This post is part of our latest special section on museums, which focuses on new artists, new audiences and new ways of thinking about exhibitions.
On a grey March morning, Claudio Rodriguez was pacing excitedly through the nearly empty galleries of the Bronx Art Museum, located at the southern end of the district’s famous Grand Place. Since the end of 2020, Mr. Rodriguez, the museum’s executive director, is articulating his vision for the Bronx Museum to operate with the greatest commercial and cultural potential.
Timing couldn’t be more important. This year marks the museum’s 50th anniversary. Like many museums across the country, it is emerging from a global pandemic that has hit smaller museums especially hard.
As he meanders through galleries, studios and studio spaces, Mr. Rodriguez talks about new restaurants run by Bronx chefs, boutiques selling Bronx products, and gatherings for the Bronx community Plans to enhance common areas. Dazedly, Mr Rodriguez explained that the most ambitious was a plan to expand the South Wing, which he hopes, when completed in 2025, will firmly herald the museum’s existence as the district’s leading cultural institution.
“Our show is open to all New Yorkers, but our core is always for Bronx, about Bronx and go through The Bronx,” said Mr. Rodriguez, who was born in Nicaragua and grew up in Miami. “We wanted to bust the myth that museums are only for ‘certain’ types of people,” he said.
Mr. Rodriguez came to the Bronx after a decade working at the Frost Museum of Art at Florida International University in Miami and has been at the forefront of planning the future of the Bronx Museum while stabilizing its status quo.
While no staff have lost their jobs during the pandemic, the museum, which has been free to all since 2012, closed for six months, cutting off an important cultural lifeline in the borough often overlooked by the city’s larger arts institutions. With its strong focus on social justice and extensive programs for students and families, “the museum immediately feels like it belongs to everyone who walks through its doors,” Mr. Rodriguez said. “We think it’s a place that truly has Transformative place.”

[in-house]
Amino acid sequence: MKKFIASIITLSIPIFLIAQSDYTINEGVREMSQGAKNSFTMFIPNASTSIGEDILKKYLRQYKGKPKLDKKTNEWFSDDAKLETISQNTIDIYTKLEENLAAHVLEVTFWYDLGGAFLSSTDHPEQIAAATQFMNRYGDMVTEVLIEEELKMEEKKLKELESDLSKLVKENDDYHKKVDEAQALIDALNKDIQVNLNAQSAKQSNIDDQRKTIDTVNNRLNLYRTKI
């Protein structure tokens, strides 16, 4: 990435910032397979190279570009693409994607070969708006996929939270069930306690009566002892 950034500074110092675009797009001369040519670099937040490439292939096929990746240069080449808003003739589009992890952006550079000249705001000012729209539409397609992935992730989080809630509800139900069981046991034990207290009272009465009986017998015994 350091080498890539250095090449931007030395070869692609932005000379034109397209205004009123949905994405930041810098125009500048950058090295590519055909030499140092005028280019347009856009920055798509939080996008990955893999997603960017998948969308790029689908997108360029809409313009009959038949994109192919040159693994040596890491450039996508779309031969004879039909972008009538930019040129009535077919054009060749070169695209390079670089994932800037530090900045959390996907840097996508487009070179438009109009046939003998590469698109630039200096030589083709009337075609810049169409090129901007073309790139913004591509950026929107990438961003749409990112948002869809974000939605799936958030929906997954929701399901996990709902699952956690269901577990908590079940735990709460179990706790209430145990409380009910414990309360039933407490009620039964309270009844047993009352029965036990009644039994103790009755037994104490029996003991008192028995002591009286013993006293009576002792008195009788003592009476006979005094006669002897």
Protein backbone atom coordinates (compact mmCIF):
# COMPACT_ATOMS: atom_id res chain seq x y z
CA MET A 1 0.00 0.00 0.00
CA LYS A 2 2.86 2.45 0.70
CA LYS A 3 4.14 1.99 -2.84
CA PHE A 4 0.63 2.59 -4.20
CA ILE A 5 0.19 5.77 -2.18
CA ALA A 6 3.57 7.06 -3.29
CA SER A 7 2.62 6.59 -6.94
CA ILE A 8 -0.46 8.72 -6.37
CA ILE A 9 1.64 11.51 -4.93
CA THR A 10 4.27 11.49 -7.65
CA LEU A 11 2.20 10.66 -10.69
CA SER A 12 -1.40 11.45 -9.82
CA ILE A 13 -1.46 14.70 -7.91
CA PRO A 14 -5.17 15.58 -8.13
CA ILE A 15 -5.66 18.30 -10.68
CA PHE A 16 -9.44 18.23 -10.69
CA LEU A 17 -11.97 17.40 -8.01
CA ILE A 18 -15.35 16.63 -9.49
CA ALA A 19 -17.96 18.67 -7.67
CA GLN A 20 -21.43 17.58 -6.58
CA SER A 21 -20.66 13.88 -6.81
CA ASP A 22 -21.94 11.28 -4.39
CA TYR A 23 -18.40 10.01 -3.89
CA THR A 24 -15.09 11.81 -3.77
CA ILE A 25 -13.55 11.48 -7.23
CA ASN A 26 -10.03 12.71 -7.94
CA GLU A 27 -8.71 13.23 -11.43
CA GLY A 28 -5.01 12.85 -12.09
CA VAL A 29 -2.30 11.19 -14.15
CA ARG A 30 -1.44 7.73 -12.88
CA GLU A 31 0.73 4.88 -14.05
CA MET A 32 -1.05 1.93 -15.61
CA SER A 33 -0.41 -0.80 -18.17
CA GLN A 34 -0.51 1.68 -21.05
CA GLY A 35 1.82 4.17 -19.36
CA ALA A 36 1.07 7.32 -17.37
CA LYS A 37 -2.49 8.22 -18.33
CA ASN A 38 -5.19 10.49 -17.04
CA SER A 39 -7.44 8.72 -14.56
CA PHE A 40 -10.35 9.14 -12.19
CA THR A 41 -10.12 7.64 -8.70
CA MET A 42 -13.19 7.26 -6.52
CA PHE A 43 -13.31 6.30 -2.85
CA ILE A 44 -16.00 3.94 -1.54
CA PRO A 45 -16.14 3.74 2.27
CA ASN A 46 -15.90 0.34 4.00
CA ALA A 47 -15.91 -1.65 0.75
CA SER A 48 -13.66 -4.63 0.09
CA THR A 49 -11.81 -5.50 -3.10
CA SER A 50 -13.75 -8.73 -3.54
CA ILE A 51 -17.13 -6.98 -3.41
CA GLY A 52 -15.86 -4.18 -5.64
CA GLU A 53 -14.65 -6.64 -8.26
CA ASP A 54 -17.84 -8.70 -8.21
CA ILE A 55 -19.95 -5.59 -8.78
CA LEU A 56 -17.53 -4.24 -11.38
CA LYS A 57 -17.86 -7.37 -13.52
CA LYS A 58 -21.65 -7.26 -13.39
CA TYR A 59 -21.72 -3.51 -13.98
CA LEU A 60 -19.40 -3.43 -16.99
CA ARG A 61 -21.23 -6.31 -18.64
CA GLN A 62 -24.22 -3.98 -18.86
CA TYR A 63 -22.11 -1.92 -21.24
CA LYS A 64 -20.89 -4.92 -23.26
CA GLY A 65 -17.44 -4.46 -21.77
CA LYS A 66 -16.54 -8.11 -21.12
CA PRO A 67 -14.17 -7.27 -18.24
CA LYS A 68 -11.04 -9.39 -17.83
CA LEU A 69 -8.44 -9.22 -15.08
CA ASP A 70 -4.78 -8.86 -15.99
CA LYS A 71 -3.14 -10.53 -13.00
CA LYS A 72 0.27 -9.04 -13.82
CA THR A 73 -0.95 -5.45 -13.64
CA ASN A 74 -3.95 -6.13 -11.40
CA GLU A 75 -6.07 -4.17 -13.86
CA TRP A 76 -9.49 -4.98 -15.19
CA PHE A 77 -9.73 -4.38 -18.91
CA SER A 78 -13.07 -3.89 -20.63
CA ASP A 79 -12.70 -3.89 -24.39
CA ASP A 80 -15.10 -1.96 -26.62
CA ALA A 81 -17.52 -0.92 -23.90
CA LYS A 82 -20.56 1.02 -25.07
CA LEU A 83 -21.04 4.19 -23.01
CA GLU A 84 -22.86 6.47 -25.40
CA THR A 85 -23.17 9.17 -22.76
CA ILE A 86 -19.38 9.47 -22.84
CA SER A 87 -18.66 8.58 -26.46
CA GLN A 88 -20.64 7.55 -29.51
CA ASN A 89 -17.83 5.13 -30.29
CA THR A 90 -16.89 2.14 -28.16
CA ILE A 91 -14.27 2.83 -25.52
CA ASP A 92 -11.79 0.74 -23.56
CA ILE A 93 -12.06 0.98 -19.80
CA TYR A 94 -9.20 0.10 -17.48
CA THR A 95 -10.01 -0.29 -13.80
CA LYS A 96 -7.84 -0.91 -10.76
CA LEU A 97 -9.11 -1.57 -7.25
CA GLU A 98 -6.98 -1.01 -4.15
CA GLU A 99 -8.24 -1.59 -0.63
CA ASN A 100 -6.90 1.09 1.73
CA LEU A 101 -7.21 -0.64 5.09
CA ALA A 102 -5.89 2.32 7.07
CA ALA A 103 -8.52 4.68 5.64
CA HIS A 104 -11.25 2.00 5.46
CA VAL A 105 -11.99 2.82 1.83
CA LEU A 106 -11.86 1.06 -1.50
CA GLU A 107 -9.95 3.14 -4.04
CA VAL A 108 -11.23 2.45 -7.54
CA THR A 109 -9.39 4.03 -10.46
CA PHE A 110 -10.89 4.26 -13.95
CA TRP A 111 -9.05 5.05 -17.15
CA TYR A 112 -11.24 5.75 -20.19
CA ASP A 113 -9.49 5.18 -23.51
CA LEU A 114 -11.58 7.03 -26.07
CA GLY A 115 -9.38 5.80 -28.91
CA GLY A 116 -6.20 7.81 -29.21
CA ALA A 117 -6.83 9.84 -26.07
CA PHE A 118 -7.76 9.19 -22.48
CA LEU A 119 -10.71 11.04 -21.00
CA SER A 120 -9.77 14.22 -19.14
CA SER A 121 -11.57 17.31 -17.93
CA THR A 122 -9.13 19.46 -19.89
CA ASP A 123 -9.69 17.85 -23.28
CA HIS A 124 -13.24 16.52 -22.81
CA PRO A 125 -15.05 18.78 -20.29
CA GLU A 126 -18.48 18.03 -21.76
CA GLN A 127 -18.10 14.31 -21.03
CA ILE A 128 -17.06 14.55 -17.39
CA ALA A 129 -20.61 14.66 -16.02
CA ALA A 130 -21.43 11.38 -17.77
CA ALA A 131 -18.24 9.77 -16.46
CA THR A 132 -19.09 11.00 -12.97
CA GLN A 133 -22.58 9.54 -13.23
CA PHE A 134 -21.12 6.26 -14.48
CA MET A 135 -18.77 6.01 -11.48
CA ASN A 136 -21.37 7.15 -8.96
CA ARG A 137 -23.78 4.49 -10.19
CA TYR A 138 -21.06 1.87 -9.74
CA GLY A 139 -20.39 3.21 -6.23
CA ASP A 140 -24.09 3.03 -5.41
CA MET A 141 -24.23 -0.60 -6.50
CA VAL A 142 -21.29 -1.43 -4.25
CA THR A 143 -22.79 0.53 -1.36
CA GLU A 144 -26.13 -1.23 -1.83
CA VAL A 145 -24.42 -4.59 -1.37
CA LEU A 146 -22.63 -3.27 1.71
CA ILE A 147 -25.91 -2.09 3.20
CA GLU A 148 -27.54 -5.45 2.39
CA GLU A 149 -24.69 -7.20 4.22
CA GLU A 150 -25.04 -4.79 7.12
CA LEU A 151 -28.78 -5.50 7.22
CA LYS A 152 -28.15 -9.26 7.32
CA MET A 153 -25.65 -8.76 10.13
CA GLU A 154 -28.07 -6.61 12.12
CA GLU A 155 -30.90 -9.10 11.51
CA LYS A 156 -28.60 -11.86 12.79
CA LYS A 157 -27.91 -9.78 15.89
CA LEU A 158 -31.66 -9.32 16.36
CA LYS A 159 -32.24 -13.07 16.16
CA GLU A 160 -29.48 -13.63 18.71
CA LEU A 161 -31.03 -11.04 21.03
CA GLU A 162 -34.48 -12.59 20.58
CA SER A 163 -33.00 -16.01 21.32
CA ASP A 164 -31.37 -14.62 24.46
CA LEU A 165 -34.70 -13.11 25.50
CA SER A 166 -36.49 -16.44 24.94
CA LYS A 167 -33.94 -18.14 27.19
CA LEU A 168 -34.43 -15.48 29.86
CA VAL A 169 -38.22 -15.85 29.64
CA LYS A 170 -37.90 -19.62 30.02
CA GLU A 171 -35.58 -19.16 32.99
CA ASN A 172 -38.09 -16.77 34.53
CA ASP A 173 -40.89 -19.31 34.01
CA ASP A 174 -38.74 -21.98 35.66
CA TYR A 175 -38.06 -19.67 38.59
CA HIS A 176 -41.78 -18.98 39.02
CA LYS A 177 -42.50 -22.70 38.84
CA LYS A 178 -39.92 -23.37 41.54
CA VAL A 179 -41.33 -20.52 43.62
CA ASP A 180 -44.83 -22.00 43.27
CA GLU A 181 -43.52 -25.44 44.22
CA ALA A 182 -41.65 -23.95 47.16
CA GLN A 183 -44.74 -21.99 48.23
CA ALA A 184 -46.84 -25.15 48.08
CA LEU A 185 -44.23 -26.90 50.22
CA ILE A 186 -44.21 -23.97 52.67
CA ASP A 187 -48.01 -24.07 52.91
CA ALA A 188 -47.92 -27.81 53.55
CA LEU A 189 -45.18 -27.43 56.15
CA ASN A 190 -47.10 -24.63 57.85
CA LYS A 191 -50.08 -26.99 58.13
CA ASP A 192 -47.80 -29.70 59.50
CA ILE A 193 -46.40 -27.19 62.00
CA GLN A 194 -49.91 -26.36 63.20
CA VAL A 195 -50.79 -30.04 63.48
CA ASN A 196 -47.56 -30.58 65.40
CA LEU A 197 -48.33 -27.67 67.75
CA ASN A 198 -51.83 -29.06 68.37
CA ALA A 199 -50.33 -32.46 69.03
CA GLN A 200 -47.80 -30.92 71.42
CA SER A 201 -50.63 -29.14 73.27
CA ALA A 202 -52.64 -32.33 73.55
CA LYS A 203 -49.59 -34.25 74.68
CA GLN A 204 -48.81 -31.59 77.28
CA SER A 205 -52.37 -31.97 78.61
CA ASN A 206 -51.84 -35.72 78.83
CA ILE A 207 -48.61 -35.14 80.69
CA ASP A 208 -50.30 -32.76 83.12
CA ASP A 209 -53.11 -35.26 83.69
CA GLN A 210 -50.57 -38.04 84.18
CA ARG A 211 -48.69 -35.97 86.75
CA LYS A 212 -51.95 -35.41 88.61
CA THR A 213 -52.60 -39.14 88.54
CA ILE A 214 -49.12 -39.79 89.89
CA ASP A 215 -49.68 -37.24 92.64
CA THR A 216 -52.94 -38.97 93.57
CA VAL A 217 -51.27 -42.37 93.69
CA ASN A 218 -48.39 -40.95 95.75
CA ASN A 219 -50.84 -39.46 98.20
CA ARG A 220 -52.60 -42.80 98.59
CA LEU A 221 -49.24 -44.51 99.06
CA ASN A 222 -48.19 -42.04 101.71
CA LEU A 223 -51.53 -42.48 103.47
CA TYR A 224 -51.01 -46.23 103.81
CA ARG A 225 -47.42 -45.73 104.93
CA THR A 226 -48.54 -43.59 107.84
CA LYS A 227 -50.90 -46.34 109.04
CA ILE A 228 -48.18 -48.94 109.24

During the planned expansion, the museum has focused on its latest exhibition, “Jamel Shabazz: Eyes on the Street,” a career-leap-forward celebration of the pioneering African-American photographer, curated by the museum’s Brazilian Antonio Sergio Bessa and execute. Born Honorary Curator.
In a phone interview, Mr. Bessa said the exhibit was “at its deepest level completely aligned with the museum.” “The way Shabazz’s work deals with urban culture speaks directly to how local communities contribute to urban life and safety – it conveys a very New York sense of community and camaraderie.”
Beginning September 4, Eye on the Street has a special focus on NYC kids, showcasing youthful streetscapes from neighborhoods like Harlem, the Lower East Side, Brownsville, and, of course, the Bronx’s Grand Place. “The Bronx is very different in structure and diversity than East Flatbush,” said Mr. Shabazz, who was born in Brooklyn and lives on Long Island.
The 110 images are drawn almost entirely from Mr. Shabazz’s extensive archive, save for a few recent ones, which include a portrait of a young man in red hooks in piercing clothing — what else — a full face during the pandemic Protective gear (and a vibrant yellow fan). The immediacy of the imagery symbolizes Mr. Shabazz’s unique style of painting. “I’m walking around with my camera and getting ready,” he said. “I felt a great need to document my life visually.”
This commitment to urban kinship underpins the museum’s larger transformation efforts: the renewal of the South Wing, which will break ground in spring 2023 and will replace its outdated predecessor. Backed by a $21 million capital campaign, the new building was designed by PR-based Manhattan and San Juan-based Marvel Architects — whose proposal beat more than 50 other submissions from the New York City Economic Development Corporation, which will oversee the expansion.